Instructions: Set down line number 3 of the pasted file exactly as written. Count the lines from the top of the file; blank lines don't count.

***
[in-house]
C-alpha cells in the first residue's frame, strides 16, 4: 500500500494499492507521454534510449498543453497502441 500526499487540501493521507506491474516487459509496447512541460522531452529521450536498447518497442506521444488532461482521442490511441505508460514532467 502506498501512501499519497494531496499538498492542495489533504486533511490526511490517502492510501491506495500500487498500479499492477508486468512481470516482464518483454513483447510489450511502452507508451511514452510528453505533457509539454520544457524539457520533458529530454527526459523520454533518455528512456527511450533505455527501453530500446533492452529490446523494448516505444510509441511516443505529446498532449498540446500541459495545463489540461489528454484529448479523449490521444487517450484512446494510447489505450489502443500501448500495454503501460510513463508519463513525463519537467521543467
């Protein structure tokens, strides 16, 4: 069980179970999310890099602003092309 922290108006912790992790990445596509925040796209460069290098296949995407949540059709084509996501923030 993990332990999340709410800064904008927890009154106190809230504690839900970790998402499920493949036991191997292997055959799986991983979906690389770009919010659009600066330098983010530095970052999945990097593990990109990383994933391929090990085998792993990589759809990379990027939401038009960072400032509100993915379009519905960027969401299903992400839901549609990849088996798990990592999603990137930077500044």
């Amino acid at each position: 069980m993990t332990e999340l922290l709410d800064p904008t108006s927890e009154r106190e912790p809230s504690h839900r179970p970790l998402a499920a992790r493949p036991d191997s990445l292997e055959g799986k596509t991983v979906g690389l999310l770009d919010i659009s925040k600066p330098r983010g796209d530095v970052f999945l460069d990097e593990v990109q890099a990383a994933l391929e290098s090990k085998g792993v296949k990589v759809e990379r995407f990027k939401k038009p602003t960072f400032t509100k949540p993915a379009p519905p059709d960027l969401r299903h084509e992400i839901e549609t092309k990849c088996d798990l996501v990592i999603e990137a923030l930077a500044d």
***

């Protein structure tokens, strides 16, 4: 069980179970999310890099602003092309 922290108006912790992790990445596509925040796209460069290098296949995407949540059709084509996501923030 993990332990999340709410800064904008927890009154106190809230504690839900970790998402499920493949036991191997292997055959799986991983979906690389770009919010659009600066330098983010530095970052999945990097593990990109990383994933391929090990085998792993990589759809990379990027939401038009960072400032509100993915379009519905960027969401299903992400839901549609990849088996798990990592999603990137930077500044």